Fabrication of Core-Shell Bio-Nanocomposites via Biomimetic Mineralization of Metal Organic Frameworks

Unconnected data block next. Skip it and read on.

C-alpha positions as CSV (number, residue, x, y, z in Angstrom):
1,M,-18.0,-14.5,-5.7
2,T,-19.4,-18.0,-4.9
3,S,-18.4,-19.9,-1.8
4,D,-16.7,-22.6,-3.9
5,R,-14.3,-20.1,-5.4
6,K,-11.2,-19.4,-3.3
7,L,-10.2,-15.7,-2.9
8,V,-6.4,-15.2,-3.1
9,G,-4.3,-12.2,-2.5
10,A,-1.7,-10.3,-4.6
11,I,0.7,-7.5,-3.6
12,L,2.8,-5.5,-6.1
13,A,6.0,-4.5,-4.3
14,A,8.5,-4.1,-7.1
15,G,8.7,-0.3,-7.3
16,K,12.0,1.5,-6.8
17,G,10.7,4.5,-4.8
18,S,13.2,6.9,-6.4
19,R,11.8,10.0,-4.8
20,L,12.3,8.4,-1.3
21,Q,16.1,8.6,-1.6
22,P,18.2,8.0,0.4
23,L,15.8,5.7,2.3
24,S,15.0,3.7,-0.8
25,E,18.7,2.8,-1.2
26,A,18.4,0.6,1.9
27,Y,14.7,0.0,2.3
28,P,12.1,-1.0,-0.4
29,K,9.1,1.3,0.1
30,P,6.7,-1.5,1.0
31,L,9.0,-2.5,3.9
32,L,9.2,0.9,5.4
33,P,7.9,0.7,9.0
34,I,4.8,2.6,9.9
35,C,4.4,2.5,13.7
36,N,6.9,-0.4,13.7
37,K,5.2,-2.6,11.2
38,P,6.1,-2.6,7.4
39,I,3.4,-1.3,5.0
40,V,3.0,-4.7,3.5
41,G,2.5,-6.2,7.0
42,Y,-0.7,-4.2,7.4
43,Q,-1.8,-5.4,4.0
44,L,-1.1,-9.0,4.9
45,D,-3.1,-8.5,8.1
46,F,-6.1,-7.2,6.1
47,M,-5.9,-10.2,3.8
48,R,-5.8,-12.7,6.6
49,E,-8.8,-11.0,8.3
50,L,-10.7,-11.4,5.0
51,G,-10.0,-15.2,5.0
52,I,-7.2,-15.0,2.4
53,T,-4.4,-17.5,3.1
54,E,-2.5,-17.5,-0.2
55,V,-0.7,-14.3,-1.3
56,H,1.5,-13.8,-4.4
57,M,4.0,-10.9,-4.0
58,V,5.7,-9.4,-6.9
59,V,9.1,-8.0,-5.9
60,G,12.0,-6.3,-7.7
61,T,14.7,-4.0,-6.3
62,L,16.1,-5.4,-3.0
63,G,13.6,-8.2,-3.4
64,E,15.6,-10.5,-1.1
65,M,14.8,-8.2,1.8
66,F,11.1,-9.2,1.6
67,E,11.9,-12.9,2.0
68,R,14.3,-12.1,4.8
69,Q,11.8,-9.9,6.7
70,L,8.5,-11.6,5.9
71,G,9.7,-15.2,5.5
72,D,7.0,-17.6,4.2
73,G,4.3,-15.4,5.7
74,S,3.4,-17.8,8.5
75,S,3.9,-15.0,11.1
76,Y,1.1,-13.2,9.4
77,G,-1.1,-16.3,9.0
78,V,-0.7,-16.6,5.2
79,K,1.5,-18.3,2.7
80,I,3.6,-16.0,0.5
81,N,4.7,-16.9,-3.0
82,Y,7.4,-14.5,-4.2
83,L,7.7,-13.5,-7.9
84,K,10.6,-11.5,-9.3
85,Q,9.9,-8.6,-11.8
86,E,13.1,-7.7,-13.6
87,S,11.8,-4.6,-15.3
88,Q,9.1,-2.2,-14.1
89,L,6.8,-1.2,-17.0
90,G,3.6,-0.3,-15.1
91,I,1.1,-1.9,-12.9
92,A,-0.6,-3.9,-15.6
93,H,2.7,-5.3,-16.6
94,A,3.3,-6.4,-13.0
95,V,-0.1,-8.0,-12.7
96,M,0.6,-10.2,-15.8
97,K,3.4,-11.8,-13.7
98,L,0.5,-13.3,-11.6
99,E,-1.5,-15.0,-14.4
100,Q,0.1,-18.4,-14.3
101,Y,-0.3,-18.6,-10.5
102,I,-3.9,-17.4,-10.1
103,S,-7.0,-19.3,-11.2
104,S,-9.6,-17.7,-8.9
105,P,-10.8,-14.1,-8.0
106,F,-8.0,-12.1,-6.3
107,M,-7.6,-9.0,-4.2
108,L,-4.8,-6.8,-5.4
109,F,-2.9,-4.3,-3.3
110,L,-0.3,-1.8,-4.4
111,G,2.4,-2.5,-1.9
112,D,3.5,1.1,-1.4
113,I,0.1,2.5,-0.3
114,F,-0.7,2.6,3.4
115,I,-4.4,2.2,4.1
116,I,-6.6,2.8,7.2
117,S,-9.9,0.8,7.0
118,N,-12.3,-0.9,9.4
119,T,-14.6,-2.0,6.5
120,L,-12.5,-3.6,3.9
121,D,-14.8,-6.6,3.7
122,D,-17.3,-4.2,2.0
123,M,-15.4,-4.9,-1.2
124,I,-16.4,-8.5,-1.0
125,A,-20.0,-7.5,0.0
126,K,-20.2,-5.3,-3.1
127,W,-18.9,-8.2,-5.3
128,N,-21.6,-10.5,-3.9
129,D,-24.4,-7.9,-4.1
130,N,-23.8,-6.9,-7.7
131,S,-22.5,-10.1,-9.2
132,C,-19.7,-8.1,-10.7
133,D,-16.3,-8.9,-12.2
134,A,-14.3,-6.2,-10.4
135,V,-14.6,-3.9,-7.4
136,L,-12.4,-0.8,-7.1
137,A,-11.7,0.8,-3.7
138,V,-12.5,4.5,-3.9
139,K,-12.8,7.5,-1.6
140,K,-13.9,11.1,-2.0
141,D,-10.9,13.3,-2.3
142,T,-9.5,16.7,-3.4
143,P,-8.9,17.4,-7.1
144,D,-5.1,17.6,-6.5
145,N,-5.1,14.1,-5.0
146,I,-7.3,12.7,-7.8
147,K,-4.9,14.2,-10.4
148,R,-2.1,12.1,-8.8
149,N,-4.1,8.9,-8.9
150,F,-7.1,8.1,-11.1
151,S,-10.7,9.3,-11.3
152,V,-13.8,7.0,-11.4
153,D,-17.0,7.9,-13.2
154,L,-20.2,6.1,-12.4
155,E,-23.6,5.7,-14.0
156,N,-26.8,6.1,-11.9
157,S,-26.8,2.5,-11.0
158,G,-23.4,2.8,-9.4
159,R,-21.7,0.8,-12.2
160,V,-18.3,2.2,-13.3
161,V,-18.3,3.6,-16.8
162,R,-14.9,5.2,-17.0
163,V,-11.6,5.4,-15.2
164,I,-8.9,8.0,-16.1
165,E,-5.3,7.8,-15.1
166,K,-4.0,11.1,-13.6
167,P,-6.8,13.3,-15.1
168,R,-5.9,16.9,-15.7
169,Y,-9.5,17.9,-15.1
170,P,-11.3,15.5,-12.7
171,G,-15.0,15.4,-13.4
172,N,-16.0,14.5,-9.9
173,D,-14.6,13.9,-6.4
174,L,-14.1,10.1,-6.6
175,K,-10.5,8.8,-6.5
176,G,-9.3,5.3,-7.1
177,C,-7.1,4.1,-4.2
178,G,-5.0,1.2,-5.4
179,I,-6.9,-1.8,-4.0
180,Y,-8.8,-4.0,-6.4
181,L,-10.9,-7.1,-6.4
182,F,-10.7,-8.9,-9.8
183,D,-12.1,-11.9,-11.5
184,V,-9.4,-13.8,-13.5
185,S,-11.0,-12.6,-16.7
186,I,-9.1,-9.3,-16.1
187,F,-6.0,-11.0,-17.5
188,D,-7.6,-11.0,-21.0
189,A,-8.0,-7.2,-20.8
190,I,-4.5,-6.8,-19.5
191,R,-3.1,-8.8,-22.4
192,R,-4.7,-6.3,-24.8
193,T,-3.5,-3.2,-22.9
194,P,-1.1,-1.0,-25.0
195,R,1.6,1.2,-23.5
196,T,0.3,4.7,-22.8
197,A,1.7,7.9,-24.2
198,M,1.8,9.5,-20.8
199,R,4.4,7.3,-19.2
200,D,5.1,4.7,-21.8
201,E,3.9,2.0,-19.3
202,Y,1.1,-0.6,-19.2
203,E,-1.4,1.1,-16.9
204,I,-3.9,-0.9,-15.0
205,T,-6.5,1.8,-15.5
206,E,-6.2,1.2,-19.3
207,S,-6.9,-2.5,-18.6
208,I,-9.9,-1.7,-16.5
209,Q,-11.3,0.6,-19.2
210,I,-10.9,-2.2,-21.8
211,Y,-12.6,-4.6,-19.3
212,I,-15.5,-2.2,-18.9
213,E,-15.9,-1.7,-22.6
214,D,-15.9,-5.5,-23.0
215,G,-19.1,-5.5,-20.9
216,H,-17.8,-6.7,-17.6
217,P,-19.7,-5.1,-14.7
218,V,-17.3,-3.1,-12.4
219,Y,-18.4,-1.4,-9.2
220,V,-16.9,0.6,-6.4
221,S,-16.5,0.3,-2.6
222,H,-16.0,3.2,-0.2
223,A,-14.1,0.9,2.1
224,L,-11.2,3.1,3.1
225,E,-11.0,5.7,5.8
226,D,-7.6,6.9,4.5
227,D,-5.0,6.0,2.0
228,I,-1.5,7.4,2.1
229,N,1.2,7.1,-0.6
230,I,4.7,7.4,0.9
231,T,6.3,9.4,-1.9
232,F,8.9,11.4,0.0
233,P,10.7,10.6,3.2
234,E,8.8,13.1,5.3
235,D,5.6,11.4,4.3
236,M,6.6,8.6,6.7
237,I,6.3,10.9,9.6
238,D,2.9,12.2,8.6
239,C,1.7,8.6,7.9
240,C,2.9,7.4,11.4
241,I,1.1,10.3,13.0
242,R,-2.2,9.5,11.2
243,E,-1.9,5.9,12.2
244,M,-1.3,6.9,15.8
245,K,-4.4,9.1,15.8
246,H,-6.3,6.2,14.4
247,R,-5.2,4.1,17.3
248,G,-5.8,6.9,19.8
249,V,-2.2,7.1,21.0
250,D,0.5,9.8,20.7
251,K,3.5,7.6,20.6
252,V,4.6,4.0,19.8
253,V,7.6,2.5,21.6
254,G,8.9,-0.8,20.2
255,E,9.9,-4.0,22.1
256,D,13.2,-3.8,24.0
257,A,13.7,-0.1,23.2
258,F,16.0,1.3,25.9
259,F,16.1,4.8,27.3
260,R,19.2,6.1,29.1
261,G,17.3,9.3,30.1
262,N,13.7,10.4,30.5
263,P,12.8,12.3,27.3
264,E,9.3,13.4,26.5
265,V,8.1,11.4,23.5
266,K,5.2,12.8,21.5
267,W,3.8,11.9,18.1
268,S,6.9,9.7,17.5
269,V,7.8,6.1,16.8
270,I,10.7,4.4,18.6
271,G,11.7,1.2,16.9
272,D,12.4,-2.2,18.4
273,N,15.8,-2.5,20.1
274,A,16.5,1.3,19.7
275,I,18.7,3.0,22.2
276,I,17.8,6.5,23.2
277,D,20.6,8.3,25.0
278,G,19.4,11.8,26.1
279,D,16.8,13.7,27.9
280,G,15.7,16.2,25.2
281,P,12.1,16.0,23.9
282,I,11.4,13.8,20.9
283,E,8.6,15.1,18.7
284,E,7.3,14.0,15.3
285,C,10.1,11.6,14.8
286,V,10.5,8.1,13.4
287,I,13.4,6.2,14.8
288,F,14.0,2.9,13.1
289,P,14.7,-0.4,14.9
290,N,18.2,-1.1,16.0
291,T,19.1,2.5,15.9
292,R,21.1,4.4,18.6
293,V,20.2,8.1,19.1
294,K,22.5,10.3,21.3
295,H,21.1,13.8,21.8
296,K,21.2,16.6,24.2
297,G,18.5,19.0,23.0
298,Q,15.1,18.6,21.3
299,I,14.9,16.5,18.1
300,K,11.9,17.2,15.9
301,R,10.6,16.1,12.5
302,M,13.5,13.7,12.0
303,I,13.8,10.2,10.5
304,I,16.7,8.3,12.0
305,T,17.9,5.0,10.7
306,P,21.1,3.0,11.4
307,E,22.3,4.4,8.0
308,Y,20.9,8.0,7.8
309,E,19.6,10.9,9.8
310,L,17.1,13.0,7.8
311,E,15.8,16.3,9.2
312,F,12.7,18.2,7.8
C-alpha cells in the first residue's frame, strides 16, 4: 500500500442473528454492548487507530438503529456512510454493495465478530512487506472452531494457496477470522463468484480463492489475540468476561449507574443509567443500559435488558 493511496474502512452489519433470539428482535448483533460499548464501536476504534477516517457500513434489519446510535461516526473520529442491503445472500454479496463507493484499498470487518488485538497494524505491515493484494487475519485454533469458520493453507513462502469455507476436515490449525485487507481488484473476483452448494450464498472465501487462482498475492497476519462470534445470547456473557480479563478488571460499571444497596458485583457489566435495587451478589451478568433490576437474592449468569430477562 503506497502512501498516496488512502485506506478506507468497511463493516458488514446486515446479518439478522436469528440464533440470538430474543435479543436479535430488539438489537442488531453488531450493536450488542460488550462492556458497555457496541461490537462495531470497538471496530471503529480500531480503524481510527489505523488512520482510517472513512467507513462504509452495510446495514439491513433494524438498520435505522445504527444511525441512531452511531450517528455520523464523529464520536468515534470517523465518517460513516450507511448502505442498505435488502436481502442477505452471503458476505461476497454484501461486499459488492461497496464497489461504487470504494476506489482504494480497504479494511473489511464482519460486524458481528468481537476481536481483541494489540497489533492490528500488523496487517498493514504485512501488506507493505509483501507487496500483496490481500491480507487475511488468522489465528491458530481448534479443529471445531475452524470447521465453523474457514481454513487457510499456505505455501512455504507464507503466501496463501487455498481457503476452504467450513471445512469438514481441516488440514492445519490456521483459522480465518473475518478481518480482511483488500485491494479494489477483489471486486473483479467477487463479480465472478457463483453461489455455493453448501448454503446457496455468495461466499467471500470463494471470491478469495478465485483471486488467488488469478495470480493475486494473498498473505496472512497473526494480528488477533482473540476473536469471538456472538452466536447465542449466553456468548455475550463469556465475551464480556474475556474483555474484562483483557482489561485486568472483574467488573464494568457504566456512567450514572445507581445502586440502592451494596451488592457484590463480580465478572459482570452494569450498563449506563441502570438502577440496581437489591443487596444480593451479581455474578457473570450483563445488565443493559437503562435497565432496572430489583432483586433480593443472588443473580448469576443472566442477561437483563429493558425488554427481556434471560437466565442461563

Biomineralization is one of the nature-owned masteries that the organisms have exploited for millions of years to produce organic-inorganic hybrid materials with highly customized compositions, microstructures, morphologies and functionalities. An emerging field called biomimetic mineralization arose from the idea of employing proteinaceous templates to fabricate novel biochemical composites that cannot be produced in nature. Among various biomimetic mineralization strategies, the core-shell fashioned fabrications are of great interest, due to mineralized shells serving as exoskeleton to protect inlaid biological specimens from external stresses. In addition, biomimetically mineralized shells are also functional materials that can be used for sensing, catalysis and drug delivery. Metal organic frameworks (MOFs) are a family of porous coordination complexes that possess a high surface area and well-defined porosity. The broad variety of composition, synthetic methods, and physicochemical properties make MOFs to be versatile functional materials. This dissertation summarizes exploration of fabricating core-shell fashioned biology@MOF bio-nanocomposites using the tobacco mosaic virus (TMV) and Escherichia coli (E. coli) as model biological templates. Zeolitic imidazolate framework-8 (ZIF-8), a widely studied MOF member that is featured in robust chemical and thermal stability, was chosen to compose the biomimetically mineralized shells. This dissertation will demonstrate i) success fabrication of TMV@ZIF-8 and E. coli@ZIF-8 core-shell bio-nanocomposites; ii) mechanistic understanding in regard to the impacts of synthetic conditions on morphology, crystallinity and stability of resultant products; iii) impact of synthetic conditions on cell viability.